The problem

Alignment of single-cell proteomics data from different sources is difficult when each experiment typically measures only a limited range of features, and particularly so when very few of these features overlap between different experiments. Many data integration tools are designed for high-parametric single-cell measurements, a characteristic that renders them unsuitable for addressing this problem1. We accordingly developed matching with partial overlap (MARIO), a cell matching algorithm that accounts for both shared and distinct features in data derived from different sources. MARIO is based on a novel one-way matching algorithm2 and includes quality control steps to avoid suboptimal and biologically irrelevant matching. MARIO enables integrative, cross-modality and cross-species (such as non-human primate to human) analysis of single-cell protein data that could reveal new biological features and generate testable hypotheses.

The solution

MARIO leverages both the shared and distinct features of different data sets to optimize a global objective. Our algorithm uses linear assignment matching instead of a nearest neighbor approach to find local similarities. We also developed the matchability test and joint regularized filtering steps to prevent uninterpretable over-integration. The matchability test reveals the strength of underlying information connecting the datasets whereas the joint regularized filtering step removes suboptimal cell pairing even in the absence of prior knowledge. Benchmarking of MARIO on multiple single-cell proteomic platforms — cytometry by time of flight (CyTOF), cellular indexing of transcriptomes and epitopes by sequencing (CITE-seq) and co-detection by indexing (CODEX) — revealed a consistent first-in-class performance over existing methods (Fig. 1a).

Fig. 1: MARIO method and experimental validation.
figure 1

a, MARIO pipeline overview, including initial matching, refined matching, interpolation, matchability test and joint regularized filtering. b, MARIO-inferred CITE-seq C1Q RNA expression (left), experimentally validated C1Q expression (center) on non-serial sections, and dot plot (right) of spatial correlations between MARIO-predicted and experimental data (lines, 95% CI; P and ρ values calculated by two-sided Spearman ranked test). Scale bar, 400 µm. CCA, canonical correlation analysis. © 2023, Zhu, B. et al., CCBY 4.0.

We next applied MARIO to integrate data from CODEX and CITE-seq experiments, which uncovered new and spatially orchestrated immunological interactions between complement-expressing macrophages and neutrophils from patients with COVID-19. These results were validated using our multimodal spatial methodology3 and shown to be highly concordant (Fig. 1b). We expect that the MARIO methodology will be a useful resource for the cell biology community when applied to various experimental platforms and biological processes.

The implications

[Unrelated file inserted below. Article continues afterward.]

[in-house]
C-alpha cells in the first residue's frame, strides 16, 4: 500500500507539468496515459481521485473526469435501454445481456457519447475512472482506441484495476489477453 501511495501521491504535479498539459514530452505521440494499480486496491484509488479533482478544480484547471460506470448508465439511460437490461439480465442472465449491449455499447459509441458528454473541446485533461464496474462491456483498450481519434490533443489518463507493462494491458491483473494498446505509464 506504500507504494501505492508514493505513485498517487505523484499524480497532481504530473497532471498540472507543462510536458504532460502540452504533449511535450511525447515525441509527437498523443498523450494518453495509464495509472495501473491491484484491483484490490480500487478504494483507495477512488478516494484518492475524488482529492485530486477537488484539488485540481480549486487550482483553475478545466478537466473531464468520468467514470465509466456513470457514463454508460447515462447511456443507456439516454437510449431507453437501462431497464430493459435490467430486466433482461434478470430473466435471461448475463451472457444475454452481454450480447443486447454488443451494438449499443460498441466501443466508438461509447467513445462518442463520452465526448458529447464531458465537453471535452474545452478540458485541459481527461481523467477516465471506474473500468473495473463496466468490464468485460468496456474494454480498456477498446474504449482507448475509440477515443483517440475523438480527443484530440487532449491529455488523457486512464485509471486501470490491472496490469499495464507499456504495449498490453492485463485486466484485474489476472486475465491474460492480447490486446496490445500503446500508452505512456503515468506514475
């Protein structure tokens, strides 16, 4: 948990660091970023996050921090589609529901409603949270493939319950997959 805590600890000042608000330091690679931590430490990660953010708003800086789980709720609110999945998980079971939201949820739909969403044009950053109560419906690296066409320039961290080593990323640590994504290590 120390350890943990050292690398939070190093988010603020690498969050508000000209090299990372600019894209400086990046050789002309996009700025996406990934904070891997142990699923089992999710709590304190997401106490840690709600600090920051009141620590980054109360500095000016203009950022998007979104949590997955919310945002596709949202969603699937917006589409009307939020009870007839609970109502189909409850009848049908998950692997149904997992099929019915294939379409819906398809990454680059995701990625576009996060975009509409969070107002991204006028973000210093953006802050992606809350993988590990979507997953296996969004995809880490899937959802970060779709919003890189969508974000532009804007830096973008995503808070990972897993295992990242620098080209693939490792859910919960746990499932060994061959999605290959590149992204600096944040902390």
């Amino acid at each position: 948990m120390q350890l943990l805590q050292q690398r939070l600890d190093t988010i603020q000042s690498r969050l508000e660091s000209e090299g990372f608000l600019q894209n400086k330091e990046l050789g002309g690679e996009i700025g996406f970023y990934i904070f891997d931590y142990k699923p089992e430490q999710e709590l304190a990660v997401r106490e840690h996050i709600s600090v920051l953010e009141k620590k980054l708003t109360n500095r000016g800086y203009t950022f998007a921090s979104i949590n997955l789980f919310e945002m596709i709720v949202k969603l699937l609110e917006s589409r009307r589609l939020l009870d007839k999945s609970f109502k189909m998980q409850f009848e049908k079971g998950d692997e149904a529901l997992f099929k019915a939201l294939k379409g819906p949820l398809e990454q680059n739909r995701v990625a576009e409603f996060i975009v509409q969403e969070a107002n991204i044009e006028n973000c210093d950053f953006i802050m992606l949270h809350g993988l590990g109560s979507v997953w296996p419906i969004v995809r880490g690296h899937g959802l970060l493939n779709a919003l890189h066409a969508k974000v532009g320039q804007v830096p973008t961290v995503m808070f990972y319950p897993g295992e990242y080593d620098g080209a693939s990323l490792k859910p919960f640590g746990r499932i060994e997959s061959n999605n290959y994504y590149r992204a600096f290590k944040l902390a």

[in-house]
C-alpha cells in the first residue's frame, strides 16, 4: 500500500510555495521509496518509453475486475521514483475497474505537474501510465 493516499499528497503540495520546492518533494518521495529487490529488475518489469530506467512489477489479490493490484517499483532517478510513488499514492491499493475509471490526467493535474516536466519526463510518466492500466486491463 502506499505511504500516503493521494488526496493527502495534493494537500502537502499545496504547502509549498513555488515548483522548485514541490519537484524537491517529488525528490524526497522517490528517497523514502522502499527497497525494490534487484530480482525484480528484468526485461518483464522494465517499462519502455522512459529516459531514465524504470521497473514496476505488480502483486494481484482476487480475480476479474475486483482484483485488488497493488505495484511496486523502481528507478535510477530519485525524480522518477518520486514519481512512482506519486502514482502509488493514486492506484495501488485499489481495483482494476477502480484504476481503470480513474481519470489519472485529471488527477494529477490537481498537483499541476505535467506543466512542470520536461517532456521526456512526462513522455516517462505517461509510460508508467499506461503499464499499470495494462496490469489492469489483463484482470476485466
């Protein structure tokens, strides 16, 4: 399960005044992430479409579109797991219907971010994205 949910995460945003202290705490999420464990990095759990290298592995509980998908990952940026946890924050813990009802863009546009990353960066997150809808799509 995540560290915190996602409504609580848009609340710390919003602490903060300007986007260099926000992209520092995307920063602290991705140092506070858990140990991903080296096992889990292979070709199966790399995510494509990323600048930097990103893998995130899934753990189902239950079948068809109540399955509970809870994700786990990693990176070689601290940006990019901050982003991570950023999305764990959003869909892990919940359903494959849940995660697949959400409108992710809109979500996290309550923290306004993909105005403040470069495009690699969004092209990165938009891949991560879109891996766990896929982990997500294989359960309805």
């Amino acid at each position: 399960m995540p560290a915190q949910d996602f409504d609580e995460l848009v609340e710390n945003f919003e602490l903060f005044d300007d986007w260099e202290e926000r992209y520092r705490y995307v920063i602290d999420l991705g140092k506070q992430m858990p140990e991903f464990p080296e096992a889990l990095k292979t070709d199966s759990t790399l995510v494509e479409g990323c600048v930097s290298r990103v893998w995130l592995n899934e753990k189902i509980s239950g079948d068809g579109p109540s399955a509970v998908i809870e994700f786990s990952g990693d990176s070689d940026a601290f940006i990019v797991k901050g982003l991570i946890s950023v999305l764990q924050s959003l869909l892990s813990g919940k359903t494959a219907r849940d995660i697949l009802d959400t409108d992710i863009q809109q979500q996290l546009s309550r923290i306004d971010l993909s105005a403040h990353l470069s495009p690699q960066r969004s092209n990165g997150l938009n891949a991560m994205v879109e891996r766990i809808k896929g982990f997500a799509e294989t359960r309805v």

The ability to infer unmeasured features at the single-cell level has been a long-standing goal of single-cell research. MARIO now enables confident cross-modality inference of unmeasured features at the single-cell level, such as transcriptional profiles measured with the spatial proteomics platform CODEX.

A key limitation of MARIO is the need for partially overlapping features to enable confident cell matching. Absence of overlap in the available markers can result in heavily biased results. For example, the lack of B cell-specific markers in one of the datasets is likely to impair the inference of B cell-related biological processes beyond those included as measured features in other data sets. As such, implementation of the two quality control steps is essential to reduce user over-interpretation of MARIO-derived results.

We foresee an important area of focus in the future being the matching and inference of cell features lying beyond the immediately overlapping markers that have actually been measured. For example, MARIO could aid in attempts to infer protein expression levels from RNA features.

Bokai Zhu 1 & Sizun Jiang 2

1Stanford University, Palo Alto, CA, USA.

2Beth Israel Deaconess Medical Center, Harvard Medical School, Boston, MA, USA.

Expert opinion

“Given the growing number of data sets of diverse modalities, algorithms that enable the integration of such data are of high value. The authors developed MARIO to perform this difficult task. They applied it to integrate CyTOF, CITE-seq and CODEX datasets in several scenarios spanning healthy unperturbed cells, stimulated cells and specimens from patients with COVID-19, as well as across species, and show several metrics comparing MARIO to previously published methods.” Karin Pelka, Gladstone Institutes, San Francisco, CA, USA.

Behind the paper

The two lead authors of this paper, Bokai Zhu and Shuxiao Chen, have been close friends since college, where they took statistics and biology classes together. Among their many initially naive discussions was the idea of comparing organs and tissues across species with a statistically rigorous method. After graduating from Cornell University, they parted ways to undertake their PhD training on different US coasts. Fortuitously, they were reunited several years later and applied their complementary expertise to address some of those early ideas. This work led to the development of MARIO, a step towards realization of their initial dream. Bokai and Shuxiao are grateful for this enjoyable collaborative experience and sincerely hope that the tool they created can be helpful to the cell biology field. B.Z.

From the editor

“MARIO is a method to integrate single-cell proteomics datasets by leveraging both shared and unique features of cell types. We expect that MARIO will serve as a useful and enabling methodology to assess complex protein expression data at a high level.” Madhura Mukhopadhyay, Senior Editor, Nature Methods.